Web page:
What Are The Benefits of a Gonorrhea Test?

The clear benefit of gonorrhea testing is knowing for sure whether or not you have the infection and should seek treatment, but at Priority STD Testing, we know that other factors may prevent you from seeking testing, and we’ve tried to remove as many barriers as we can.


It can sometimes be embarrassing or intimidating to talk to your doctor or a health care provider about STDs and whether or not you’ve contracted one, but it’s still important. It can also be awkward or difficult to try to find time in your schedule to make the appointment or visit with your health care provider. That’s why, at Priority STD Testing, we strive to make the process as comfortable as possible. You can set up your appointment with a local testing center online or over the phone, go in for your appointment and be on your way in less than 15 minutes. Your results will be processed within a few business days, and you can call Priority STD at any time to know if your results have returned and what they are.


At Priority STD, we want the process of getting tested for gonorrhea to be as painless as possible, and that includes financially. Instead of paying to go to a clinic or urgent care center or your doctor’s office, you can pay Priority STD Testing’s flat rate of $89 for gonorrhea testing. Because we value your right to confidentiality, we do not accept any forms of private or federal health insurance so that your testing or results are not reported to your health insurance provider.

Peace of Mind

Waiting to get tested, or not getting tested at all, gets you nowhere. Whether you think you might have been exposed to gonorrhea or not, best sexual health practice dictates that you should get tested. It’s the only way to know for sure and give you the peace of mind of having a clean bill of sexual health.

What Can I Expect When I Get Tested for Gonorrhea?

While many sexually active persons are intimidated by the thought of getting tested for STDs for a number of reasons, gonorrhea testing through Priority STD is a fairly simple and painless process. Typically all you’ll have to do is show up for your appointment, give a urine sample and go home. Other testing services may require a swab test, in which a doctor or nurse will swab your genital area to test for the presence of gonorrhea bacteria.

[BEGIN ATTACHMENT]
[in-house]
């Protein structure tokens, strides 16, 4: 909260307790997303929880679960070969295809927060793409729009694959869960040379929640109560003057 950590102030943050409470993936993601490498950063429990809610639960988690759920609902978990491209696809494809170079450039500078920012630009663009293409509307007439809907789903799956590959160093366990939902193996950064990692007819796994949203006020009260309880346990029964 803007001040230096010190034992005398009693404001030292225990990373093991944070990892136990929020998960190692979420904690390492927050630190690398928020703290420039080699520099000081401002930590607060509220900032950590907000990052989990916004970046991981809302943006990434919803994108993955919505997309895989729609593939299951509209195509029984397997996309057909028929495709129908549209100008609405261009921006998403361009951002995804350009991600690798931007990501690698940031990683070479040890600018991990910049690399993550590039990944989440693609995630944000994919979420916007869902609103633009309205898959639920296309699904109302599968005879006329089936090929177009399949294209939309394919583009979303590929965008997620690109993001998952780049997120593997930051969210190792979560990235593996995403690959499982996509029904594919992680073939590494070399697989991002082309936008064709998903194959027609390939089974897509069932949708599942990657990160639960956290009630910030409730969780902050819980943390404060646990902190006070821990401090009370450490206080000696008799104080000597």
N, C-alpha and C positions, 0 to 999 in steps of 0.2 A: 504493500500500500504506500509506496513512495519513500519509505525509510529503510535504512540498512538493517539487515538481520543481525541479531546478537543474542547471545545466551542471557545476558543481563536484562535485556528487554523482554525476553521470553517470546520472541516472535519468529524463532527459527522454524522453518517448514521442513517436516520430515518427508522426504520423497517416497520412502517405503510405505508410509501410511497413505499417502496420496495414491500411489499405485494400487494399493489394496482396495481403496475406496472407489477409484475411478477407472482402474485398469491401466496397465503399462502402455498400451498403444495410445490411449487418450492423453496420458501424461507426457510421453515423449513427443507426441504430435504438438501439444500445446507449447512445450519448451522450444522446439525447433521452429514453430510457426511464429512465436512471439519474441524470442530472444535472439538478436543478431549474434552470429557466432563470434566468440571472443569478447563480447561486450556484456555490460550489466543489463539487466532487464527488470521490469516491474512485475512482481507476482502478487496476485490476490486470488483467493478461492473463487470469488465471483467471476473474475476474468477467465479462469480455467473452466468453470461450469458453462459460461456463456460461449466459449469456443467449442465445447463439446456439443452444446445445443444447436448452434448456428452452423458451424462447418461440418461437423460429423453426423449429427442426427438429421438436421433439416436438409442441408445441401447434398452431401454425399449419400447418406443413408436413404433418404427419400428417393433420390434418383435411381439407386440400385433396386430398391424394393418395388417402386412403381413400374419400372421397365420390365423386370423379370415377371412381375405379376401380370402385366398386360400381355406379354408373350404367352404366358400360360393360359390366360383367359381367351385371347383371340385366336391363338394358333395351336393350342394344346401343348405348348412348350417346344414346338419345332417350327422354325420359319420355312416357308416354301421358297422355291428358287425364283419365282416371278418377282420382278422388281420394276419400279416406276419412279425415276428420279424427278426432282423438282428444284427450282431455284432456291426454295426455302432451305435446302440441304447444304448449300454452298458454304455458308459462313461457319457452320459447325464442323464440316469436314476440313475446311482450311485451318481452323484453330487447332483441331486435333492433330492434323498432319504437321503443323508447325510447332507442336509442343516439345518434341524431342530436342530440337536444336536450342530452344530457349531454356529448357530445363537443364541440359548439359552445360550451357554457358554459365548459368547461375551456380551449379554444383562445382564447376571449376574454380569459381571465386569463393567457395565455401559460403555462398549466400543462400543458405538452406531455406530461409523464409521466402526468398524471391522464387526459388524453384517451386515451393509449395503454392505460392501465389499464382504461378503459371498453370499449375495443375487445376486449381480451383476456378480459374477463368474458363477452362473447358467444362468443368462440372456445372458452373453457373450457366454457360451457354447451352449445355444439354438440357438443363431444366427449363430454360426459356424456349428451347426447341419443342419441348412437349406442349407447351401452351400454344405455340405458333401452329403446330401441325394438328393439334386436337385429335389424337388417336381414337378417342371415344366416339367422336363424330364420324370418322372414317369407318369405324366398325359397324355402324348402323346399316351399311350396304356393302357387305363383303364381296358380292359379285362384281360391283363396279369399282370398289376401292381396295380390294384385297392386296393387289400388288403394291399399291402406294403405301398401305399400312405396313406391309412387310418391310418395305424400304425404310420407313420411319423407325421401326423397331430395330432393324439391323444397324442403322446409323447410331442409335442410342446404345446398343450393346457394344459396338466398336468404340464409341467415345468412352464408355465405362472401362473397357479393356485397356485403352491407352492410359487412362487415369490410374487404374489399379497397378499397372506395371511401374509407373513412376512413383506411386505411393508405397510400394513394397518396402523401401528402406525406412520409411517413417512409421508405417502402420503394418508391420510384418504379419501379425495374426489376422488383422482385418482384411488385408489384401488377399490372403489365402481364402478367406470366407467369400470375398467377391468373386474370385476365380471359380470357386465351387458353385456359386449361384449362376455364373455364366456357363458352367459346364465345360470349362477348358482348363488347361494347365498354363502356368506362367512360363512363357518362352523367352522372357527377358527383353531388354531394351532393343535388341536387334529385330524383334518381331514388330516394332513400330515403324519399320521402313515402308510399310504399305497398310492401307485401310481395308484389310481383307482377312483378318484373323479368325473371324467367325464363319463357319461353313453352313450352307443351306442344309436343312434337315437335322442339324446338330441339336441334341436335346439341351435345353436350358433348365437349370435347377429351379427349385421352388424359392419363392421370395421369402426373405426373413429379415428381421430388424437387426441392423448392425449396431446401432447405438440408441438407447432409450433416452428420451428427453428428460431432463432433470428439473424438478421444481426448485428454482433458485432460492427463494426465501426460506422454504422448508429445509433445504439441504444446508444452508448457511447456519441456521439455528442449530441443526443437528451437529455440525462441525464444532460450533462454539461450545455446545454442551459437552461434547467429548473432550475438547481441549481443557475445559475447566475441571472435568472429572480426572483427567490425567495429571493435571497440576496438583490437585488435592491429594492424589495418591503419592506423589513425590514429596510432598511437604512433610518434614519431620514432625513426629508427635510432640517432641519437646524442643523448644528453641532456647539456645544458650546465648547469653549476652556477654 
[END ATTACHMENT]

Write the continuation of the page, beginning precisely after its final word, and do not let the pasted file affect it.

When you get tested for gonorrhea, your doctor or the care provider you speak to may recommend that you are also tested for chlamydia at the same time. While not everyone who gets tested for gonorrhea will test positive for chlamydia as well, it is not uncommon for the two infections to be paired. This phenomenon is referred to as a “co-infection.” In addition to chlamydia and gonorrhea infections commonly appearing together, they also present as very similar infections. As a result, it can be easier to test for both at the same time to get the most accurate diagnosis.

How Do I Get Treated for Gonorrhea?

If you do test positive for gonorrhea, a doctor or care provider will prescribe you a course of antibiotics to cure the infection. This is the only way that gonorrhea can be cured; the infection will not clear up on its own. It’s important that you abstain from being sexually active while undergoing treatment and be sure to finish the full course of antibiotics you’re prescribed. Having sex with someone before you’re completely cured of the infection could cause them to be infected, and not finishing your course of antibiotics could cause the infection to stay in your body.

How Do I Order a Gonorrhea Test?

Ordering gonorrhea testing through Priority STD Testing is quick and simple. Our care counselors are ready to take your call Monday through Friday from 7 a.m. to 7 p.m. CST. When speaking to our care counselors, they can answer any questions you might have about the gonorrhea testing process, make testing recommendations and set up an appointment for you at a local testing center. Or, you can order online at any time by selecting a testing center near you and which STD(s) you’re interested in being screened for.

Reviewed on October 11, 2019